Fresh food is still a concern in the wholesale industry

Fresh-Food

David Gilroy, managing director and co-founder of Store Excel, argues that fresh food is still the Achilles’ heel of the wholesale industry 


My first job as a young trainee in Sainsbury’s was boning and jointing sides of bacon. Pigs are deceptively big beasts, which made it backbreaking work in an unforgiving environment. However, it allowed me to quickly develop technique, strength and speed, and was part of a training programme that incorporated the full range of trade skills necessary to operate in retail.

Fresh food was the central retail component and the differentiator for Sainsbury’s at that time, and this training has stayed with me throughout my career. We were taught how to carefully prepare and manage chilled goods from the delivery point through to the sales floor to ensure minimum waste and maximum profit. It was impressed upon us that fresh food needs constant attention to detail at all times, which is something the wholesale industry needs to turn its attention to and invest in.

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In today’s retail world, most of the fresh food arrives into stores prepacked and ready for sale. That said, there are still many service counters and now more trade skills required than years ago, with the likes of patisserie, fresh fish, coffee, food to go and fresh flowers all part of the retail landscape. In fact, a 2019 food-to-go report from MCA/HIM projects that the market is worth £21bn, with convenience stores potentially losing out to specialists.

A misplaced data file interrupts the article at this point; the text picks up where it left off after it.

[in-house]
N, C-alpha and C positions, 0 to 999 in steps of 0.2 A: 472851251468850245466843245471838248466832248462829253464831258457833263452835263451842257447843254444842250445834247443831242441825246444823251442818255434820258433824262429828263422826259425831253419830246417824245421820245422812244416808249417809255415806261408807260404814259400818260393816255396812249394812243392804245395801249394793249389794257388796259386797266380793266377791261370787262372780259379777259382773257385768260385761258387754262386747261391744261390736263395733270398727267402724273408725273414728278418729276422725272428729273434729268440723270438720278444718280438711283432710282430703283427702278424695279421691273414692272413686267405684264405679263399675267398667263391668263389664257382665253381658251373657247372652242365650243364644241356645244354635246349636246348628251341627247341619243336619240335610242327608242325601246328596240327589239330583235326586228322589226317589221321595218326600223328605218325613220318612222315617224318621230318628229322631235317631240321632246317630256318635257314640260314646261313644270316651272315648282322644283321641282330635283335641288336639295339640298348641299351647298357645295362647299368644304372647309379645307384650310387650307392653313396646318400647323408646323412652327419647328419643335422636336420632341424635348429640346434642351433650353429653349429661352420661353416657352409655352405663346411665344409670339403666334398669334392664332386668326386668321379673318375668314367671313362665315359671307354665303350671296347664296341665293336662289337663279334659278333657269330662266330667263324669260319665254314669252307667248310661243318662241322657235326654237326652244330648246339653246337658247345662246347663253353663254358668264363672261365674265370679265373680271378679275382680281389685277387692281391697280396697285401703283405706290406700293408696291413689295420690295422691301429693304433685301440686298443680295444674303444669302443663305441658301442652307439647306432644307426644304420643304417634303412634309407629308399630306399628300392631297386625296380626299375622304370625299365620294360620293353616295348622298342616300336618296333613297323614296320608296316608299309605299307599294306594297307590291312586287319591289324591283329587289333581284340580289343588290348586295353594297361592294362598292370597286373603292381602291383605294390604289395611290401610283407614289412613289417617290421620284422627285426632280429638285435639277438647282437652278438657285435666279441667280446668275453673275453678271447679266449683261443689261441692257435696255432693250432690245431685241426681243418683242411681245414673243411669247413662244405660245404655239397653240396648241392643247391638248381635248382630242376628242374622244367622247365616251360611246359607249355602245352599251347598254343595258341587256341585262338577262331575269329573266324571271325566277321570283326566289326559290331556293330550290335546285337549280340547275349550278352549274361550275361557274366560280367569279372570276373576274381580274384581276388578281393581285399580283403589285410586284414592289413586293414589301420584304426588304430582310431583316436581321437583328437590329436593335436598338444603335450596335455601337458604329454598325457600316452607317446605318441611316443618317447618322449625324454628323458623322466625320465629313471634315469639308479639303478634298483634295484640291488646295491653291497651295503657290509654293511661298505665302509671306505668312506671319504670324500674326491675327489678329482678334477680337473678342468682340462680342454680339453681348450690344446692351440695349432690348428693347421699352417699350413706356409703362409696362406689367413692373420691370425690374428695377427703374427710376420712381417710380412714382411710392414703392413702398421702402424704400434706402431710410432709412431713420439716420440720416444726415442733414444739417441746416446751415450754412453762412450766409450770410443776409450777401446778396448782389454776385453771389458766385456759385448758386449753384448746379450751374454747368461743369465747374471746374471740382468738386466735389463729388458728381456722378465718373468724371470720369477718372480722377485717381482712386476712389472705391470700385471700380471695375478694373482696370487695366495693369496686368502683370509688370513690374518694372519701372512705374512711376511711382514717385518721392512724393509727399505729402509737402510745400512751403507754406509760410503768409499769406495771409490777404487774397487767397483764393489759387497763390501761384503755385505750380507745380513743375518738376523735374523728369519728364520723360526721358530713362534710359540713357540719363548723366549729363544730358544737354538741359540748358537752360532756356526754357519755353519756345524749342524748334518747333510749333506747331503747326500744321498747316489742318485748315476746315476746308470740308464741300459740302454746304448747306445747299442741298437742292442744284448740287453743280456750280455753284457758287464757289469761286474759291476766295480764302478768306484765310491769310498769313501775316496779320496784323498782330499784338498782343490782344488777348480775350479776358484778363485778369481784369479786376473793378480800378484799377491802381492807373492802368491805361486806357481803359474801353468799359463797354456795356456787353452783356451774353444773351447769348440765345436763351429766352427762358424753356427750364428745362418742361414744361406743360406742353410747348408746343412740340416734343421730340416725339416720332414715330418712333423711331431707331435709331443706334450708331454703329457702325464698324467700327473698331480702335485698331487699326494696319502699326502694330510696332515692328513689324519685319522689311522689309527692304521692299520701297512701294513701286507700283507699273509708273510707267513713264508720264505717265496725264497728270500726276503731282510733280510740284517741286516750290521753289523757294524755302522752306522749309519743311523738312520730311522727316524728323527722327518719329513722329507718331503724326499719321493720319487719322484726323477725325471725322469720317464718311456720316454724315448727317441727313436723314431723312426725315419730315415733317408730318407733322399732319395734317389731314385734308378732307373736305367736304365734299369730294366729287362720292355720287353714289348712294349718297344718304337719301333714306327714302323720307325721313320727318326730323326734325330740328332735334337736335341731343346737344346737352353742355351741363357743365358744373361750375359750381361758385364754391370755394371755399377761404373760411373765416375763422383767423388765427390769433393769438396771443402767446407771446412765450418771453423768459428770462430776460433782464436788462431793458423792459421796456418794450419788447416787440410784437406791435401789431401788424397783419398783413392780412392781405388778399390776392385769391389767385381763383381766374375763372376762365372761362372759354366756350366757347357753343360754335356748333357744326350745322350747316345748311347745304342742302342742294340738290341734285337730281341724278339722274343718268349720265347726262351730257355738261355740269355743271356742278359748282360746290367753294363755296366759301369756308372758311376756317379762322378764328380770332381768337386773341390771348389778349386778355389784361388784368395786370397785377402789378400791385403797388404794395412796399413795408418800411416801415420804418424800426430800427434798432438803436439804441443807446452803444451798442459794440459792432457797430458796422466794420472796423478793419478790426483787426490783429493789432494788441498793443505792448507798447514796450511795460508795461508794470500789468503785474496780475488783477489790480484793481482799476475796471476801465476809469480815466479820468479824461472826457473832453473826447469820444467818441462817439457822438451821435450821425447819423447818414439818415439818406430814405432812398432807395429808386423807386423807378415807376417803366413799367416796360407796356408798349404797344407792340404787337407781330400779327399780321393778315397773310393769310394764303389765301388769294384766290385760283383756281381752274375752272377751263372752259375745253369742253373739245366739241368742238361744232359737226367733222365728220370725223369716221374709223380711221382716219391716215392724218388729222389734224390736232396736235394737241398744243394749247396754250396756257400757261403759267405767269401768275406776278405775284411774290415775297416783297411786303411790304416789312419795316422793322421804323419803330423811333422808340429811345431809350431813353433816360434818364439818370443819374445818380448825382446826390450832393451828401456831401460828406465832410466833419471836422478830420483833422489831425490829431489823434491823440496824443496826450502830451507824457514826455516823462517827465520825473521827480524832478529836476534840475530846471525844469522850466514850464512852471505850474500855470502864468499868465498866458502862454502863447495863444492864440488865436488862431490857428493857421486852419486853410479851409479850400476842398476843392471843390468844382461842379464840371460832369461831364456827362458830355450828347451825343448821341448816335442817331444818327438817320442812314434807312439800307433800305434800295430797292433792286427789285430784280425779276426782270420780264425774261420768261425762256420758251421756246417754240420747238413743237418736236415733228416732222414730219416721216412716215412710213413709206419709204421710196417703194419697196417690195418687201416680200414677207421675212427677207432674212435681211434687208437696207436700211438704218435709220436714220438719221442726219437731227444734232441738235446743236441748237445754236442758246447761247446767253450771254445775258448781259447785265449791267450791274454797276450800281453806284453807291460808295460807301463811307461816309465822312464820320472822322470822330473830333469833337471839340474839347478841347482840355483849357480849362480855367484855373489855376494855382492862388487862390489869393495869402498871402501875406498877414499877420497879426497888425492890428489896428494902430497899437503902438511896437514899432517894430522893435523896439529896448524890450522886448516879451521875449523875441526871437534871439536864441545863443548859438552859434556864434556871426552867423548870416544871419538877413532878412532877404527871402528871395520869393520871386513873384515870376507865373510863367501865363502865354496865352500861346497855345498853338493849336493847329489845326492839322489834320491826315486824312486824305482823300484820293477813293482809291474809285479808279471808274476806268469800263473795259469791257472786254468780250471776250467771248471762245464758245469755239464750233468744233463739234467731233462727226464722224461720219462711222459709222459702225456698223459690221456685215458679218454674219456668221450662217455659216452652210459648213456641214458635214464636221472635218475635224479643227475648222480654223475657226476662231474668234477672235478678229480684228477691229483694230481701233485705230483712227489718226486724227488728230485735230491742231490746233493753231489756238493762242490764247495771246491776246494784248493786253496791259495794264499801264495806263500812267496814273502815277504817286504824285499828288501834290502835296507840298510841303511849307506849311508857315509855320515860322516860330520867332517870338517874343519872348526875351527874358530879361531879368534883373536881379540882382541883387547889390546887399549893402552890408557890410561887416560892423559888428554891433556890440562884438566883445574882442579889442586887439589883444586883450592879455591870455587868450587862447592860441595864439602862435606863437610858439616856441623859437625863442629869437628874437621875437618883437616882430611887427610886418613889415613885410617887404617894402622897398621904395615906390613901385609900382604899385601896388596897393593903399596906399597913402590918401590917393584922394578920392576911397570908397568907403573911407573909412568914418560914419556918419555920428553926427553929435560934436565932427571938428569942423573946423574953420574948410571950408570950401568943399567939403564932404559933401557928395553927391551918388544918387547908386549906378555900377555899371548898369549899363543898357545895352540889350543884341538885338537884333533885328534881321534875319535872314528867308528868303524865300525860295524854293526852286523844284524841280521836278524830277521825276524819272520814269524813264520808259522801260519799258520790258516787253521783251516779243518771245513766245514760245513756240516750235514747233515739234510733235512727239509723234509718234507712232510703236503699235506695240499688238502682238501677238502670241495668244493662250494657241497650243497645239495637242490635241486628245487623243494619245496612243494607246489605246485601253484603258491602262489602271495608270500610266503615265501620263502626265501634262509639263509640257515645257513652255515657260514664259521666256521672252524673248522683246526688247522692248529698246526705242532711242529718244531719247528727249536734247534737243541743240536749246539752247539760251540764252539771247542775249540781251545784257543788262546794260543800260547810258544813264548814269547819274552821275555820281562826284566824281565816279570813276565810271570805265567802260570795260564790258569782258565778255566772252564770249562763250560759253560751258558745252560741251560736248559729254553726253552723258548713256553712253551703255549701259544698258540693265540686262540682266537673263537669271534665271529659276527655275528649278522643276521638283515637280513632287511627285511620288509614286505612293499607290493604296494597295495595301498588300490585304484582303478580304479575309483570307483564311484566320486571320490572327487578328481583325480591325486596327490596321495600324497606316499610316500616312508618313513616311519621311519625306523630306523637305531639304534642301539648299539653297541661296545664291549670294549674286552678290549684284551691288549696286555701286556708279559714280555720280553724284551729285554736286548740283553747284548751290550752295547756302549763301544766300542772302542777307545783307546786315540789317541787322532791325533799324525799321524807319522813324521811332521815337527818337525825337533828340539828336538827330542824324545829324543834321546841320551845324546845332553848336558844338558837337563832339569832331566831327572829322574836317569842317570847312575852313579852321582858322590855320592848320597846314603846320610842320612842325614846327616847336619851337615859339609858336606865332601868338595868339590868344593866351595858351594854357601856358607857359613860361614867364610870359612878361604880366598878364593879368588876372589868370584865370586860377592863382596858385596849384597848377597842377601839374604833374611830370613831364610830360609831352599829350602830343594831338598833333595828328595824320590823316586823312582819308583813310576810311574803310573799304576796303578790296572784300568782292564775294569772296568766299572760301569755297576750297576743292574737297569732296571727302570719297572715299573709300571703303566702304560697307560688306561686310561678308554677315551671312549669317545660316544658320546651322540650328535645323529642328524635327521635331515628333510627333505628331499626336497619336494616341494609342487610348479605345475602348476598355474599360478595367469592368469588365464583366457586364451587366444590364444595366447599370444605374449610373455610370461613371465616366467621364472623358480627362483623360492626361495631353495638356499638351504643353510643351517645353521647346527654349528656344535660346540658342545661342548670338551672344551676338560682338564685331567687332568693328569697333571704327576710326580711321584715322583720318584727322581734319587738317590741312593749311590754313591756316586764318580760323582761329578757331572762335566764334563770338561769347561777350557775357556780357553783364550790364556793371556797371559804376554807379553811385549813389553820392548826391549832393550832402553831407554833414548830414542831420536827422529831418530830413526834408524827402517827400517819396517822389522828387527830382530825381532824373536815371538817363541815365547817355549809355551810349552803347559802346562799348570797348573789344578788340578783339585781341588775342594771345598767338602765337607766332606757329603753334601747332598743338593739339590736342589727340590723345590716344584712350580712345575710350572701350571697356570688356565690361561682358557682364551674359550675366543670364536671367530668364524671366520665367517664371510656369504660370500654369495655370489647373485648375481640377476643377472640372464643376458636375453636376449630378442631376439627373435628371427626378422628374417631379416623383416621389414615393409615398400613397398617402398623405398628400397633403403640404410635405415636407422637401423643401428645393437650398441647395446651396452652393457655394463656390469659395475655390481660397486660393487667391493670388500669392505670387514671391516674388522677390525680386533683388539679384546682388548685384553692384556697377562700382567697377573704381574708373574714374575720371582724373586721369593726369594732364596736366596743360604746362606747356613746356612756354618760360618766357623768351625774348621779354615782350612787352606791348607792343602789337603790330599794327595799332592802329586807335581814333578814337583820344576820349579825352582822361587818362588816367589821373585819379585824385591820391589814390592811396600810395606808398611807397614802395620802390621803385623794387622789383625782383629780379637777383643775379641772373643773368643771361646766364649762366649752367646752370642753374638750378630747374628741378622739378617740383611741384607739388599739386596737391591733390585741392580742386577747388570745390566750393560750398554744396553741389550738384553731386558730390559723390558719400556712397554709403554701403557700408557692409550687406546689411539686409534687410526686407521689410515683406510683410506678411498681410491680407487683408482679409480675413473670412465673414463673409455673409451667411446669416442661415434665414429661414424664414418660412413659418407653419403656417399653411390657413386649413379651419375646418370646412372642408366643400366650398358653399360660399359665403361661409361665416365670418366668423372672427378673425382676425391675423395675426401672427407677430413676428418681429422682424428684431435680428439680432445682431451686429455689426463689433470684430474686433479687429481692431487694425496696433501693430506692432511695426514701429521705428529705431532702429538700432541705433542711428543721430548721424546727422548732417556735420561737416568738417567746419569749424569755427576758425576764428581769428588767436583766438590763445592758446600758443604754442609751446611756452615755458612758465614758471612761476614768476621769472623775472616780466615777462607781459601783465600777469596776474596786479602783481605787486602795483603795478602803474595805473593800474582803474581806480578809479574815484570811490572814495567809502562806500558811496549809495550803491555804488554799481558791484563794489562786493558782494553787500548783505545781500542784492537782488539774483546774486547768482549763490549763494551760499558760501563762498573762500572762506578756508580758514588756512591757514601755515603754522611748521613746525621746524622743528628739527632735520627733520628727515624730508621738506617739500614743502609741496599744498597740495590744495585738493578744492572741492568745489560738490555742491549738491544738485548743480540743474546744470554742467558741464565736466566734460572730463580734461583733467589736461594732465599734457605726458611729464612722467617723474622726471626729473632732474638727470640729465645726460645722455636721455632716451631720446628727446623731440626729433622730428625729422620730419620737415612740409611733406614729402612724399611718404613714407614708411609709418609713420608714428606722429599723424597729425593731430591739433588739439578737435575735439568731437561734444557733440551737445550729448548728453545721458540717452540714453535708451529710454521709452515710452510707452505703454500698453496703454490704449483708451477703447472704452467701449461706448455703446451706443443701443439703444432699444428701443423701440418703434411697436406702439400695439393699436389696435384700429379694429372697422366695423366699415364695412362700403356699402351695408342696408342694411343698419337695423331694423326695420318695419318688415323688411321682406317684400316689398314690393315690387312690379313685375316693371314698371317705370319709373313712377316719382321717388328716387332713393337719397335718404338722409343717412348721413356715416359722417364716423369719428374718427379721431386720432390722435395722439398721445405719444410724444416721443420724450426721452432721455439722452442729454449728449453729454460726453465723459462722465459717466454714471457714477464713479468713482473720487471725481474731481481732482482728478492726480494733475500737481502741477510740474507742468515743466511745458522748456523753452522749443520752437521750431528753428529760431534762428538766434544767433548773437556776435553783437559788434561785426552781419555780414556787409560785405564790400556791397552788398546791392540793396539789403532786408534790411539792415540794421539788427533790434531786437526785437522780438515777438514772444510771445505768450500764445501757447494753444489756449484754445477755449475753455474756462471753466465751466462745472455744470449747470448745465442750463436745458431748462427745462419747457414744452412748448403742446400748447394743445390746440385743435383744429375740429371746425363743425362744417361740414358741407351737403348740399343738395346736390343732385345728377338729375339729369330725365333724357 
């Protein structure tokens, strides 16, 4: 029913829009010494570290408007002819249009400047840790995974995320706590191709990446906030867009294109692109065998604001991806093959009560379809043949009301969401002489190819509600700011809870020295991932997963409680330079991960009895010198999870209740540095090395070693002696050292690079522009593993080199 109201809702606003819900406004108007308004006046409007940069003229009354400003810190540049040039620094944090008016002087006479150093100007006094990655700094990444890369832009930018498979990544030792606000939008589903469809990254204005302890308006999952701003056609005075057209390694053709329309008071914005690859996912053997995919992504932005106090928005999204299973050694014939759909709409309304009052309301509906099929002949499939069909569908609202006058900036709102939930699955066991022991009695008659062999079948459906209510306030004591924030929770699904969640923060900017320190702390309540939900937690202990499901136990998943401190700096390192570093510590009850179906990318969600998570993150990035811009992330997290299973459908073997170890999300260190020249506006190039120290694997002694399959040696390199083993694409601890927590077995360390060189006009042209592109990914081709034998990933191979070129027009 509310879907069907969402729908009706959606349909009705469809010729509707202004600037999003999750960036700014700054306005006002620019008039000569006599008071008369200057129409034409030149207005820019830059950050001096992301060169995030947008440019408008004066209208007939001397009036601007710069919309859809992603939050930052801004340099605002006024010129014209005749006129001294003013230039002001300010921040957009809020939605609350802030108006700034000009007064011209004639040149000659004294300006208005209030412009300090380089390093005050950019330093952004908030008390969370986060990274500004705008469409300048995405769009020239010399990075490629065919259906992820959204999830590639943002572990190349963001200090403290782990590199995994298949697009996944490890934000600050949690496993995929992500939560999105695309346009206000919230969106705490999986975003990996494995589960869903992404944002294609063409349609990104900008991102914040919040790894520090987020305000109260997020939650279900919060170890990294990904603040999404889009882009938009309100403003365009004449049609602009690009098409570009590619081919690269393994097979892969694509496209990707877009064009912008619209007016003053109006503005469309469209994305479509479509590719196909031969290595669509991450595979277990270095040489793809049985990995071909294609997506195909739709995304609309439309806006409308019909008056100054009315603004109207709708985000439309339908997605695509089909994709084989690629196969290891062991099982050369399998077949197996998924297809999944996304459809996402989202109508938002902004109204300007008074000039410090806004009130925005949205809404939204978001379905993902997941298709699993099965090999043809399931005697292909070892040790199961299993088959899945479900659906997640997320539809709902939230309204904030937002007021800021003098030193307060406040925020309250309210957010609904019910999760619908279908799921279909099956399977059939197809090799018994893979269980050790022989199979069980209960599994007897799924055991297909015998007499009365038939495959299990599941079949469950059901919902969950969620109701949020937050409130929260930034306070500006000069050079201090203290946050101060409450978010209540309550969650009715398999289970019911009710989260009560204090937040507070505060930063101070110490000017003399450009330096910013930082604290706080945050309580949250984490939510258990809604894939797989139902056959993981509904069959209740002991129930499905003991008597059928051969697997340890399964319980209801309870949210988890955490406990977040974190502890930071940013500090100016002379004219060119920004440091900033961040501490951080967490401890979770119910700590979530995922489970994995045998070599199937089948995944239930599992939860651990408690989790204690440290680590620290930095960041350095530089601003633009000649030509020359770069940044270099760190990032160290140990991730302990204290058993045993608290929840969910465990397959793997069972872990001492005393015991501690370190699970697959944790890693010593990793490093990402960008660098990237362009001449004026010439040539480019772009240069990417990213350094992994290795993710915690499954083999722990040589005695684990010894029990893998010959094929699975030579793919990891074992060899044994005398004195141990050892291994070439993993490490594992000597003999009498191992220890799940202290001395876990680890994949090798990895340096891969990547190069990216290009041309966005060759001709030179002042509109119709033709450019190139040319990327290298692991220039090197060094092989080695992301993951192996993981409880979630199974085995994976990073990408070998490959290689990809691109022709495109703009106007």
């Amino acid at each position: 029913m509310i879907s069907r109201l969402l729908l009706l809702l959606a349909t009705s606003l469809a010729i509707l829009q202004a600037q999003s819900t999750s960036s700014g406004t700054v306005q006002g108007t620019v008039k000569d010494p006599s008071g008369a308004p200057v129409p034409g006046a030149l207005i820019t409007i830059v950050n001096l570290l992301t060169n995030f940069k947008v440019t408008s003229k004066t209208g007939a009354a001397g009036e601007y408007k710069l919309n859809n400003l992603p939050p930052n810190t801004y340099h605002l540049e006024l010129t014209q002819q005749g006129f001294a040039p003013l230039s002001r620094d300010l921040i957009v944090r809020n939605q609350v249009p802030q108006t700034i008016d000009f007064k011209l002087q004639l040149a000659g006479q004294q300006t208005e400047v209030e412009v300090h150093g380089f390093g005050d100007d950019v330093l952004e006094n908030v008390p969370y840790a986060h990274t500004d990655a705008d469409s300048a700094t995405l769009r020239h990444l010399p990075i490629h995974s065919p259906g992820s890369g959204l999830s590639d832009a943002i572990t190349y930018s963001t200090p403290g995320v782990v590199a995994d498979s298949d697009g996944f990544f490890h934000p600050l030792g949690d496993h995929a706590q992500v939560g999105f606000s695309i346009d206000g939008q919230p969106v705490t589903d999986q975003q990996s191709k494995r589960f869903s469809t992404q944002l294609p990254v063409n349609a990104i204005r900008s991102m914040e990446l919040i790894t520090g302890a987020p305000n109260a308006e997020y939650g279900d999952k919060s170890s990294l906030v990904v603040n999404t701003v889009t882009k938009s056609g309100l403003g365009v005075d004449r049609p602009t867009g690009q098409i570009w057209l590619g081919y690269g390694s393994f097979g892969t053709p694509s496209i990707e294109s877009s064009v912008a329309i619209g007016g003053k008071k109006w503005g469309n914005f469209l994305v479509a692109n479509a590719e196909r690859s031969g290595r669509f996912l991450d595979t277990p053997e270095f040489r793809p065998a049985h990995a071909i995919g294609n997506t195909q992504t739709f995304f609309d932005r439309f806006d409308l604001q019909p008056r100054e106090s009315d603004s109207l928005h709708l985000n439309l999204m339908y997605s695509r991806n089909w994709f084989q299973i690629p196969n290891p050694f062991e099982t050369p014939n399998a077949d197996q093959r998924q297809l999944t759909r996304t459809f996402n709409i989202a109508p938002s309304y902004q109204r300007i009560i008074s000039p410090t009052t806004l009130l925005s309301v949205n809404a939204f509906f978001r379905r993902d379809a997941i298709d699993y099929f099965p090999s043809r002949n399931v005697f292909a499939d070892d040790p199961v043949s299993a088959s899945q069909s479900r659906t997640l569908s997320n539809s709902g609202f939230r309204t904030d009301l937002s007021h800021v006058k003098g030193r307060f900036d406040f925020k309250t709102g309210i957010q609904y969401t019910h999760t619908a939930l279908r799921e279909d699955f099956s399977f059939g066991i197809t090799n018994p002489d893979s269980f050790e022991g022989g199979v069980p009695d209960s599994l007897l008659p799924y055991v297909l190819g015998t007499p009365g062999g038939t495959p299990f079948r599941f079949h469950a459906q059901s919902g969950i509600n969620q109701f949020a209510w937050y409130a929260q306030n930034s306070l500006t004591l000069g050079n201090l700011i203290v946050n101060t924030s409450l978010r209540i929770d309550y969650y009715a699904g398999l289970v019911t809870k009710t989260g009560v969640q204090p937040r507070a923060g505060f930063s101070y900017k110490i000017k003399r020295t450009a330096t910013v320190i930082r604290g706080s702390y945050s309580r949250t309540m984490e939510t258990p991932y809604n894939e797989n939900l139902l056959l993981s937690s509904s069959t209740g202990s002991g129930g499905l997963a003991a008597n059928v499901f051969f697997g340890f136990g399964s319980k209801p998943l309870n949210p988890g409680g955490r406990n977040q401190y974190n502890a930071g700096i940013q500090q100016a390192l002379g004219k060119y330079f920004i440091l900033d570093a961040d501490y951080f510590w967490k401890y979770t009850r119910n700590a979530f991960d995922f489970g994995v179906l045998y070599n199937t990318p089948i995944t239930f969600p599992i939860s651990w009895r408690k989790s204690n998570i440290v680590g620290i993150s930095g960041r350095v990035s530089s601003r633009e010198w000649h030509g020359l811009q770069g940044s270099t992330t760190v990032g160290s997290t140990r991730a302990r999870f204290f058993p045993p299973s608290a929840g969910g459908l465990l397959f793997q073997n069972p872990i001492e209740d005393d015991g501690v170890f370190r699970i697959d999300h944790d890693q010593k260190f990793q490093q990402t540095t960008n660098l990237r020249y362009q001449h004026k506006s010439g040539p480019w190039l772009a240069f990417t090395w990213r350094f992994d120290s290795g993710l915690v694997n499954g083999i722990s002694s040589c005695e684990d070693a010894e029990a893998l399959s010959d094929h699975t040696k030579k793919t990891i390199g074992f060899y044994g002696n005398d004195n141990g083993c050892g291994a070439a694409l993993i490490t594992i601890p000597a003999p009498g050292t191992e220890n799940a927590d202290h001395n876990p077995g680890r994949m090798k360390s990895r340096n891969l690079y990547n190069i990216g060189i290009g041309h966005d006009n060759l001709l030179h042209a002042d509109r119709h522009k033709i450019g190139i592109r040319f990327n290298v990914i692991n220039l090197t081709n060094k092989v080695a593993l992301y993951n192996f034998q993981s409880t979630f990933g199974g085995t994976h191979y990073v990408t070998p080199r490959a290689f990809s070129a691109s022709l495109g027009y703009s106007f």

Furthermore, now the discounters have upped their game on fresh food and are putting some excellent fresh assortments in their stores, low price does not always equate to poor quality. Consumers judge a food store by its fresh offering and the retail environment in which it sits.

Insight business IGD puts the number of convenience stores in the UK at approximately 48,000, which breaks down into three groups: multiple-owned, symbol independents and unaffiliated independents. The multiple-owned stores tend to merchandise the chilled foods, produce and fresh flowers first in flow.

This makes a clear statement about the seriousness of the offer and is designed to drive confidence and transaction values. In doing so, these stores achieve the highest sales per square foot in the sector.

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However, the fresh offering in the symbols and unaffiliated stores can be best described as ‘variable’. A number of them certainly have some great displays and are actively driving the new food-to-go agenda. But, sadly, many more have abysmal fresh offerings with no attention to detail. They are not really committed to fresh ranges, viewing them as a waste risk and a necessary evil. At the first sign of trouble, they stop ordering and run the range down – a race to the bottom. 

Wholesalers are complicit in this as they are the ones who primarily supply these stores. The channel is yet to properly embrace and master fresh food along with all of the new categories that stem from it. This is putting the industry at risk and could be a fatal weakness, with consumers now expecting to find fresh food in small stores.

Times change, but values remain constant, and wholesalers need to invest more resources in these areas. Trade skills require a commitment to training and standards, and fresh-food expertise is essential. 

More from the most recent issue of Better Wholesaling: How could Brexit effect the wholesale channel?

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David Gilroy
David Gilroy is the convenience retail lead at W2 Commercial. He was formerly the operations director at Bestway Wholesale and Nurdin & Peacock.

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